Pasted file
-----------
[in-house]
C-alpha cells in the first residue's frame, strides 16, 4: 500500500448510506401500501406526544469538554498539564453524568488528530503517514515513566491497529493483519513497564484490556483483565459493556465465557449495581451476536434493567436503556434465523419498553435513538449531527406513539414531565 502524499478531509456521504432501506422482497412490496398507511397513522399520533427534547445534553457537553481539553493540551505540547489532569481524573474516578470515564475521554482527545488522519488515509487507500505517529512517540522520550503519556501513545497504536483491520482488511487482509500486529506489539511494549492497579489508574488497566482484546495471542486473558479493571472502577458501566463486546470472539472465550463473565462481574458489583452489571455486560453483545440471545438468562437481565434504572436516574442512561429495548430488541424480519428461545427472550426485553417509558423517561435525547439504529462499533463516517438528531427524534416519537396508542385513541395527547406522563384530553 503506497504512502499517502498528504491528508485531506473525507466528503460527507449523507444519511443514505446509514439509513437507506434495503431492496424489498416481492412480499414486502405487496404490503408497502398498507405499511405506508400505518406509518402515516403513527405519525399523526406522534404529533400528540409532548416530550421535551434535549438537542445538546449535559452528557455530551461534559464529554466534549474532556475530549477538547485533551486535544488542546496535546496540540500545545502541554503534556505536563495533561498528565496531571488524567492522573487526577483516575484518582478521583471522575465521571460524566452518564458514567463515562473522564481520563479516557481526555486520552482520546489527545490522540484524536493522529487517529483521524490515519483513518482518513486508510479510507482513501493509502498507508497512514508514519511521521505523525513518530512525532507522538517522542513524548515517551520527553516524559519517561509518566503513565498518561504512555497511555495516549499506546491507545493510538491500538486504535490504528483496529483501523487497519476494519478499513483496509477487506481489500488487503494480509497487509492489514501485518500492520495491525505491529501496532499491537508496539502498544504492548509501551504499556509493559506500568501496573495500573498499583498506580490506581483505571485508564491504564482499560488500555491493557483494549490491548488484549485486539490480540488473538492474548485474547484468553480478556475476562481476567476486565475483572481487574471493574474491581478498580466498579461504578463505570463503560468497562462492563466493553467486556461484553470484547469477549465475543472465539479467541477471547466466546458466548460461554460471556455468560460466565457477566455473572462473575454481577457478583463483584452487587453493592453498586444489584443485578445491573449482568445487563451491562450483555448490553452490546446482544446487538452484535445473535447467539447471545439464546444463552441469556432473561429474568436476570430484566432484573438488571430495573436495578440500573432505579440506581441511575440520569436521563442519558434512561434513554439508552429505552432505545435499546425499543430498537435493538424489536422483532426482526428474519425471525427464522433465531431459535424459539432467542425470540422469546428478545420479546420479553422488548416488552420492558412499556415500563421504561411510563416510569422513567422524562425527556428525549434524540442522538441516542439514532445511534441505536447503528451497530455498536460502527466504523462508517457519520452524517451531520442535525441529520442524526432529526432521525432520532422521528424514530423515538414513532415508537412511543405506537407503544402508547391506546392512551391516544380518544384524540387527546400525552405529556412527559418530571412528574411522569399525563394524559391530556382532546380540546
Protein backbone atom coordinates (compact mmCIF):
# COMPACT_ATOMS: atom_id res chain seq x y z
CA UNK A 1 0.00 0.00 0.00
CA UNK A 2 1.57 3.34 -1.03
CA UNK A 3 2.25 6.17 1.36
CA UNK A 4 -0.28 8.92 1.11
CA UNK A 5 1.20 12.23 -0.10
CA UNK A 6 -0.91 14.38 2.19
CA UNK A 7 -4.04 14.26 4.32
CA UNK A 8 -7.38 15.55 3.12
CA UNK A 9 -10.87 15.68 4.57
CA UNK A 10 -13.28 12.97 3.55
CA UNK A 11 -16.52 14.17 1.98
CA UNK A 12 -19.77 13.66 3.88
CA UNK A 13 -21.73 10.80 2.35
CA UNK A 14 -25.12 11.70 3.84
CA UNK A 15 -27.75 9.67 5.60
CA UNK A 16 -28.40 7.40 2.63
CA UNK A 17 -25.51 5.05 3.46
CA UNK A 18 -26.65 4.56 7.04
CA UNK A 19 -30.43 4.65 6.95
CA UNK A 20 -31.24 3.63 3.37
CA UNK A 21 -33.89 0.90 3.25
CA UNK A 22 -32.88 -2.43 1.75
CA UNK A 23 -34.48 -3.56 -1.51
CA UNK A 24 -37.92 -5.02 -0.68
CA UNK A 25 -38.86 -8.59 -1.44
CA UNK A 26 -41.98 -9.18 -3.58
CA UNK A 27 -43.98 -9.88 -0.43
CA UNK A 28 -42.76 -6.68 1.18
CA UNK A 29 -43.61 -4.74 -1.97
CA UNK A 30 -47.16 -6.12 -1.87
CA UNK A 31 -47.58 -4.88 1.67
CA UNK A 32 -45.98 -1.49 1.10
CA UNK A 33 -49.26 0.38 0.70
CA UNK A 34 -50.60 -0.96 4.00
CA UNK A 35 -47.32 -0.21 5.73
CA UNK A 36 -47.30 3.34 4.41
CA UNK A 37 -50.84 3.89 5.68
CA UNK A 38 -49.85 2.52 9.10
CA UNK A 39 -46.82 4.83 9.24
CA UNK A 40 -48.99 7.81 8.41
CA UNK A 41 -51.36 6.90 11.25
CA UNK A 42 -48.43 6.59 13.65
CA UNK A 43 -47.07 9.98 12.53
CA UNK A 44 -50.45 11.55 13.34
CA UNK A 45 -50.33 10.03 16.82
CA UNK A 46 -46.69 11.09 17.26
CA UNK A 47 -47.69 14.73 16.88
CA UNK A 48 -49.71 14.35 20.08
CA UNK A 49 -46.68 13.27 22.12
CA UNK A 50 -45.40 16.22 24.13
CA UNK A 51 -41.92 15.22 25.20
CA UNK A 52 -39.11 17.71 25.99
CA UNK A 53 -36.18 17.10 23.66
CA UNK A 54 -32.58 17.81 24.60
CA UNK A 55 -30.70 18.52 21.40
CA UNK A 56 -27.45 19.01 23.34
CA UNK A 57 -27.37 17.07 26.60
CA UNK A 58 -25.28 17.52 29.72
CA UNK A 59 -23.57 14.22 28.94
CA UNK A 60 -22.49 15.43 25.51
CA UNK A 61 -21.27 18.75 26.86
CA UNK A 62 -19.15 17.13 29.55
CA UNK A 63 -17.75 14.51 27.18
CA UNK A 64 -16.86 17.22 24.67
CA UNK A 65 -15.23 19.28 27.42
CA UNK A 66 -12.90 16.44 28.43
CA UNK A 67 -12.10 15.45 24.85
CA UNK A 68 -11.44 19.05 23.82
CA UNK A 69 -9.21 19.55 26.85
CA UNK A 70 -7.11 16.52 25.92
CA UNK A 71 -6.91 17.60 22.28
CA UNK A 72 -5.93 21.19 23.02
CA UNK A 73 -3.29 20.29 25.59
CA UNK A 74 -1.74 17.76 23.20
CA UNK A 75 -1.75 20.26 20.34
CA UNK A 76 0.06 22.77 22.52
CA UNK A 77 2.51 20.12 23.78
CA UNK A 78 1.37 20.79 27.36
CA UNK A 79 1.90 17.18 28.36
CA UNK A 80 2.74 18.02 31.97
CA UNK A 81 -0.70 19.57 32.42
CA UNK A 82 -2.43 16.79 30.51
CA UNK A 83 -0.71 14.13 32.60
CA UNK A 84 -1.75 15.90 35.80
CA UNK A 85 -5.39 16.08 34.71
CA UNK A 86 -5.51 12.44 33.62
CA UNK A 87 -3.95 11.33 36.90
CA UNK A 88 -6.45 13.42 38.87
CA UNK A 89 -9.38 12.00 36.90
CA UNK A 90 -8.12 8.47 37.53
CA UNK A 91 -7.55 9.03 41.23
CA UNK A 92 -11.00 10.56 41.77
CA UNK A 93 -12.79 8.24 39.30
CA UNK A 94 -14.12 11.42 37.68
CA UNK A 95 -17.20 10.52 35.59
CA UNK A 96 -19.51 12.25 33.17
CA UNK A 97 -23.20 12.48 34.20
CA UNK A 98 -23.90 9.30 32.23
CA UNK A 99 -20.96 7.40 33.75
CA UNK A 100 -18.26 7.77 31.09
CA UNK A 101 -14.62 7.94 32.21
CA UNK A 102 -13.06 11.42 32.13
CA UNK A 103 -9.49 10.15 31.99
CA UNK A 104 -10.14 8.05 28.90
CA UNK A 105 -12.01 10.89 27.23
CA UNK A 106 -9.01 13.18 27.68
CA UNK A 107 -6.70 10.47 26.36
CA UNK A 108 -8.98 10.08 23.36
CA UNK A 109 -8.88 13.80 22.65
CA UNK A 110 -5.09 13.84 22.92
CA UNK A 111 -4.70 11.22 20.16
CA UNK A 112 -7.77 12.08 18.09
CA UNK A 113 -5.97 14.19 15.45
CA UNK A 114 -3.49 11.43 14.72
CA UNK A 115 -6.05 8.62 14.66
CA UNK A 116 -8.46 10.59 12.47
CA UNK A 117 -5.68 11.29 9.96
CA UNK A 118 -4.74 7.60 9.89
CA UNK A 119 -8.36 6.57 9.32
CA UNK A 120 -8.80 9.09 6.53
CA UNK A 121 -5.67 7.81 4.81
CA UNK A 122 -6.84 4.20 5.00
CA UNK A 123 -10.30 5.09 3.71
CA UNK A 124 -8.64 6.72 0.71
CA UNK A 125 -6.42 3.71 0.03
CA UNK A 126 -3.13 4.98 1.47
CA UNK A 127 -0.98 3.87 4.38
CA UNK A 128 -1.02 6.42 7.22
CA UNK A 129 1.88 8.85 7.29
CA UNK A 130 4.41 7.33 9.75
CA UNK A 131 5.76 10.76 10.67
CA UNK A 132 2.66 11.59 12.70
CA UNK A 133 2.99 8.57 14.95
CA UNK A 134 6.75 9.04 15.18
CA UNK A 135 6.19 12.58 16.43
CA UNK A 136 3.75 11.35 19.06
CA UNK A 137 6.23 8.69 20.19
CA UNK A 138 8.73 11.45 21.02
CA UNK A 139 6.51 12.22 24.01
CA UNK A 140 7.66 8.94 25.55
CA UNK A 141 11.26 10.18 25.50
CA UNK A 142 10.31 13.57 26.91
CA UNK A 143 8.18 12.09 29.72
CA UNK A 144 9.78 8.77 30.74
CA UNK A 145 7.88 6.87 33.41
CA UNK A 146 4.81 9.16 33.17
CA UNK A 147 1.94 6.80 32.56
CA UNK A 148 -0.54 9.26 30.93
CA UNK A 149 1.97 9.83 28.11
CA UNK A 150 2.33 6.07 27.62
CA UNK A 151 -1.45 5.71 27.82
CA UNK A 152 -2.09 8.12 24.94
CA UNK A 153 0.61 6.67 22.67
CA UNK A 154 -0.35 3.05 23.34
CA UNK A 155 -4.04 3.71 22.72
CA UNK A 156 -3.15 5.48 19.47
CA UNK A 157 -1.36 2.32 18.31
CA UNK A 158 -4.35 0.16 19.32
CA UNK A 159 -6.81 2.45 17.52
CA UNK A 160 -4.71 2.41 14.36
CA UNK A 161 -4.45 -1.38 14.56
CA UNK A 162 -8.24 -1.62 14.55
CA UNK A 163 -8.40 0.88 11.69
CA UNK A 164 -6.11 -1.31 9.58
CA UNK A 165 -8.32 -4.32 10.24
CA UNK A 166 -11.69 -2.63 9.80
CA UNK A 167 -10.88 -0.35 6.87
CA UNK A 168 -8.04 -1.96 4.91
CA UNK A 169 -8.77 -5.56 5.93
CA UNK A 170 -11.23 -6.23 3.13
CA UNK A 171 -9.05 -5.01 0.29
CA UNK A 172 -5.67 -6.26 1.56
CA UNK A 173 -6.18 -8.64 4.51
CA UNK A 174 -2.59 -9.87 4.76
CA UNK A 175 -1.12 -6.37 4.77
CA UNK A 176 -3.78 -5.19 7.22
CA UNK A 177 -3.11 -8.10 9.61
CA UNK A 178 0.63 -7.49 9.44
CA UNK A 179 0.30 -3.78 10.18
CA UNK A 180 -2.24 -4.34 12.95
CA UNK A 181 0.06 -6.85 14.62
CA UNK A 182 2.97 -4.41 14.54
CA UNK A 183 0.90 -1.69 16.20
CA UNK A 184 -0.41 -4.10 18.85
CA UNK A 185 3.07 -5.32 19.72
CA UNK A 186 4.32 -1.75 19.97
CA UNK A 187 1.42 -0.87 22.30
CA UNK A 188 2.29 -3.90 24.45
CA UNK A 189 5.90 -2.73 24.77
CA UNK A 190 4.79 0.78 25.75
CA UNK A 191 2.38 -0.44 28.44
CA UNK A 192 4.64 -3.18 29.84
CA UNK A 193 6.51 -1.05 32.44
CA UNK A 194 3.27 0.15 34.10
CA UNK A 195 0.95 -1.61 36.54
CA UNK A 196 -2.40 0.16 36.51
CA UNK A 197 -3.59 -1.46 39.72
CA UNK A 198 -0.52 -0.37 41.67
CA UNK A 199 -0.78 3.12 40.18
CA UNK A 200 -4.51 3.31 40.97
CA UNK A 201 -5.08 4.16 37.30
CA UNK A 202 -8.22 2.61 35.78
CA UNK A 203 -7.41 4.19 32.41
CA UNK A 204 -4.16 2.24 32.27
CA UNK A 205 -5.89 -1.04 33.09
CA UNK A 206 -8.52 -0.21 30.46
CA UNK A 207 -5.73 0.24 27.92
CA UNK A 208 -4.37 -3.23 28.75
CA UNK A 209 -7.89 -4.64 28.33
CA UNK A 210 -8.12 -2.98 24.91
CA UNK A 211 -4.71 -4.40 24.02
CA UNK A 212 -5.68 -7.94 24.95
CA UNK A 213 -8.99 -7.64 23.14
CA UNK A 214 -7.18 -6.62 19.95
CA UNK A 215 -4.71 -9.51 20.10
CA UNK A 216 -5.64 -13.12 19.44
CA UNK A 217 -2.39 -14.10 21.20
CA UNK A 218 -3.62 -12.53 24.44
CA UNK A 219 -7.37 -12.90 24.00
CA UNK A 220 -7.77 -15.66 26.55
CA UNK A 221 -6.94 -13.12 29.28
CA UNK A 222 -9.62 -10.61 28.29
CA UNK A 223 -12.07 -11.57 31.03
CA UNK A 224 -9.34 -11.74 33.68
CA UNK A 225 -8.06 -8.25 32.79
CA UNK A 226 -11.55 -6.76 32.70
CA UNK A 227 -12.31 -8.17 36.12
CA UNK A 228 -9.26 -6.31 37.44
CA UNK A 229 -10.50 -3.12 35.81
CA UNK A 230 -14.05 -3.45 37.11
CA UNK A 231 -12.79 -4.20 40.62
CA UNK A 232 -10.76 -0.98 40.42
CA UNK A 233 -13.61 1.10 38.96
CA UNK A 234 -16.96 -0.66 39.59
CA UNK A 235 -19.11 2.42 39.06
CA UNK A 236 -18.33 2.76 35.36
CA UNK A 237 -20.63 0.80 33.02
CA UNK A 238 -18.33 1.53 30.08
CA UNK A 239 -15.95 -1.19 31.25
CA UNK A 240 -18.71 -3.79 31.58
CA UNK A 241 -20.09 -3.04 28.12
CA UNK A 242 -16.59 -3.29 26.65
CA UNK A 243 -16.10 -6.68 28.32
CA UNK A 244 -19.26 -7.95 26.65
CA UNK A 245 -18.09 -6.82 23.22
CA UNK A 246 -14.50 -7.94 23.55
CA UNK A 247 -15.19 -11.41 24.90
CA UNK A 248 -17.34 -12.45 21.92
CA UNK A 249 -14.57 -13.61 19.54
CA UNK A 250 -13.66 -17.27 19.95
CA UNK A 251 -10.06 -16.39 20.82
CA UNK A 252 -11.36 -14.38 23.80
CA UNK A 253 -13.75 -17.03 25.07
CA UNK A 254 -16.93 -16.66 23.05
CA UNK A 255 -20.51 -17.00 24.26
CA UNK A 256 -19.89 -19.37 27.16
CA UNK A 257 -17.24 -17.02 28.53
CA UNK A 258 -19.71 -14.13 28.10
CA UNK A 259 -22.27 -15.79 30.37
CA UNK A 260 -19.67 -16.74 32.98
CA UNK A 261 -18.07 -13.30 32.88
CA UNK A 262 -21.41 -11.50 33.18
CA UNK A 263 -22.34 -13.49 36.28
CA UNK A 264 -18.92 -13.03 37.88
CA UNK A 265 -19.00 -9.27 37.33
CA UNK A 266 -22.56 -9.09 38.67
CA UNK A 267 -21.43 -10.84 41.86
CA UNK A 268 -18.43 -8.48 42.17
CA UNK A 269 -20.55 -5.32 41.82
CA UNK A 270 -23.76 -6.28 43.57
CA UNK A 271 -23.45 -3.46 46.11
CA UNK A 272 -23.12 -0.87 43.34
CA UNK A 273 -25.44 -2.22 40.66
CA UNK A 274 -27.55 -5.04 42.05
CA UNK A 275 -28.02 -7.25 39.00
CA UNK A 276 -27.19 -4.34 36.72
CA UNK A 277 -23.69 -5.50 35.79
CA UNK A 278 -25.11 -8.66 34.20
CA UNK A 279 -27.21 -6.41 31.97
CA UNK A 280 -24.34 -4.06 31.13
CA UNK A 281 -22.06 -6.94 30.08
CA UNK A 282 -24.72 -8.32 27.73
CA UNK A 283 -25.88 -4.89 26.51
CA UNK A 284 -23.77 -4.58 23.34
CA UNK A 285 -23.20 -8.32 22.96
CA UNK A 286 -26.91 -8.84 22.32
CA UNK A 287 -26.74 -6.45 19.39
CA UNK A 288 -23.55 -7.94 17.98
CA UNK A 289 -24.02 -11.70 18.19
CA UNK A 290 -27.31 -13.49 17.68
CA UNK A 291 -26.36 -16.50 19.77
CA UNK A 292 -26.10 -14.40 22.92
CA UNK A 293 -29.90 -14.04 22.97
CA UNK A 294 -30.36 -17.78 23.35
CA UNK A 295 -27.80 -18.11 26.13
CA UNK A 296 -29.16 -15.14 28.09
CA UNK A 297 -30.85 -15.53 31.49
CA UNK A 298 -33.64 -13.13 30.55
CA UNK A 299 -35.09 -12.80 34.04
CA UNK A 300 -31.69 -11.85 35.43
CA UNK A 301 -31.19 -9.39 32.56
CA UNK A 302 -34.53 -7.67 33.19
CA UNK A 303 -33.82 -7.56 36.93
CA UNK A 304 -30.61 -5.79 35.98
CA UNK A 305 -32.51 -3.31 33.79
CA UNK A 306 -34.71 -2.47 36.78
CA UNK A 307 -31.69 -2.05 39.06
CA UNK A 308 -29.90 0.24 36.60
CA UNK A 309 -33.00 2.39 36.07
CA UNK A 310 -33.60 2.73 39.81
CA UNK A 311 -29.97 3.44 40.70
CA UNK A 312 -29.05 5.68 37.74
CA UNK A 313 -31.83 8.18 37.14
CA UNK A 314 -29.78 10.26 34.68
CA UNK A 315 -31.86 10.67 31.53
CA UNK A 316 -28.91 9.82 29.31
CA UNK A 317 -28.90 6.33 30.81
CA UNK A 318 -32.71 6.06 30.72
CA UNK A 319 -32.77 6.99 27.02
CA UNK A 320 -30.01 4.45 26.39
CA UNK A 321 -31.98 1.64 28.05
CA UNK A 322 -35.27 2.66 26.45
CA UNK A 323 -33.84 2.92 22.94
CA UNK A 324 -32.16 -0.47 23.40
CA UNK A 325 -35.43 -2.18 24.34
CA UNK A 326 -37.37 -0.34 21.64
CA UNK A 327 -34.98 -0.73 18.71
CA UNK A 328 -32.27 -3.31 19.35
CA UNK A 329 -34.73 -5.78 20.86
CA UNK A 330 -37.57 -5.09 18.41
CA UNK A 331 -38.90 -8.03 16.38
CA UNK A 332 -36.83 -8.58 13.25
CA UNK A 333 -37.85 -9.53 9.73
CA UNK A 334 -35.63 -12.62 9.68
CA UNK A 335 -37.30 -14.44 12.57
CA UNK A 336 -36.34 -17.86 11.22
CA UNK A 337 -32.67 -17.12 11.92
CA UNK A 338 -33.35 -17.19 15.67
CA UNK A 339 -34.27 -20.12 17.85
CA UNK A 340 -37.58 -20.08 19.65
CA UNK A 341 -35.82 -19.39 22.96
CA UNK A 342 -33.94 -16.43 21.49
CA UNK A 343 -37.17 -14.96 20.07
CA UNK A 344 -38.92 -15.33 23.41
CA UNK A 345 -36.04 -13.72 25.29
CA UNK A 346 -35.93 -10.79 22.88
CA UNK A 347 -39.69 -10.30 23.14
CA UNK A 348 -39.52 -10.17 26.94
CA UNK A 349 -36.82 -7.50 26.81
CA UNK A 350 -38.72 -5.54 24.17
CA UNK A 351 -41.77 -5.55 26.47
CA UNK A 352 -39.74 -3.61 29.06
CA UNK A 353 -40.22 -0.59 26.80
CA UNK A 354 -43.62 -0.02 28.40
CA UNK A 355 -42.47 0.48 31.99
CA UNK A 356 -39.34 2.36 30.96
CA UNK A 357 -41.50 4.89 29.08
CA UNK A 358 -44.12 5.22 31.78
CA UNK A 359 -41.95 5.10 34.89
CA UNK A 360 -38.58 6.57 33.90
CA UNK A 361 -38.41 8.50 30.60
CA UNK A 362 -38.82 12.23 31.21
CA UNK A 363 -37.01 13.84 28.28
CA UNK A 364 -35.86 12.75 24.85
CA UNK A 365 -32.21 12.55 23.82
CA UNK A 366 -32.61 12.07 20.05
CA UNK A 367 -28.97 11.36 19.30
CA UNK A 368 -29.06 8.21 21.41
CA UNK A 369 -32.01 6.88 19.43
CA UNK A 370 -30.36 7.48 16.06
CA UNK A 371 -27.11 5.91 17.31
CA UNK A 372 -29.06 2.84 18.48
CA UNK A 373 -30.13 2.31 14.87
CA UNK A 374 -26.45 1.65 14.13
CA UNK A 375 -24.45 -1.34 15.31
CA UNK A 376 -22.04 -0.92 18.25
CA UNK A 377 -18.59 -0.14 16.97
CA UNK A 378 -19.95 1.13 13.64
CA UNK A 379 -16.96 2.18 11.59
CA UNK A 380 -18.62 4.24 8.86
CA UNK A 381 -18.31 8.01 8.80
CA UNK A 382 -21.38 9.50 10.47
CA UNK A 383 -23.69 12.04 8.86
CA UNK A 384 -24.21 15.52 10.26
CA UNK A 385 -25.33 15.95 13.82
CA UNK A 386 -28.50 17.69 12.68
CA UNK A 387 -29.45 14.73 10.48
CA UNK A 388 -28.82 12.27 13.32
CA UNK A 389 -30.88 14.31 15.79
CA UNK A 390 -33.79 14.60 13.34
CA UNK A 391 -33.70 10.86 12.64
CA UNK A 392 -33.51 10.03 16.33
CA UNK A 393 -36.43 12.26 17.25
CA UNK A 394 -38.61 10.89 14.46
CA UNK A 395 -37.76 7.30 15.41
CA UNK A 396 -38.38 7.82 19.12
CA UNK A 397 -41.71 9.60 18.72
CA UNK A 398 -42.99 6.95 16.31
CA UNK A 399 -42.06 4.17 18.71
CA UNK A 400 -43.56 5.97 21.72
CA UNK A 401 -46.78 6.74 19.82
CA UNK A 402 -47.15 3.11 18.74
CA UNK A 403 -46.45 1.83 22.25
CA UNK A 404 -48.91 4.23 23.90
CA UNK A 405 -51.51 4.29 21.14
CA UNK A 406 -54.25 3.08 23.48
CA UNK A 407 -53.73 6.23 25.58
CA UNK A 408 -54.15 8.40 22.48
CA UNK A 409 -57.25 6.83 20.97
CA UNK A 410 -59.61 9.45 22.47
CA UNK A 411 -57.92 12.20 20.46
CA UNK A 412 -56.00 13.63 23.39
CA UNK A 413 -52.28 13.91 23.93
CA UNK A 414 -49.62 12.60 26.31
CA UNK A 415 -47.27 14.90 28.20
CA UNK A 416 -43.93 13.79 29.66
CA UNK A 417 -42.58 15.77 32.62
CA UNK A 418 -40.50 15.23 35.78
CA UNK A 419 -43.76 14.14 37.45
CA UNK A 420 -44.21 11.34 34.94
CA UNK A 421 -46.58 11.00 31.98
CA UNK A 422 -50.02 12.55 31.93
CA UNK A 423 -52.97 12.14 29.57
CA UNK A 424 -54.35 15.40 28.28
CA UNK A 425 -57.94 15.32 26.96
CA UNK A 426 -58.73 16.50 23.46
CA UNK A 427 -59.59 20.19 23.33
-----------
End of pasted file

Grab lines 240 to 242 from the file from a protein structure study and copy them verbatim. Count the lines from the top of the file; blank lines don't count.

CA UNK A 236 -18.33 2.76 35.36
CA UNK A 237 -20.63 0.80 33.02
CA UNK A 238 -18.33 1.53 30.08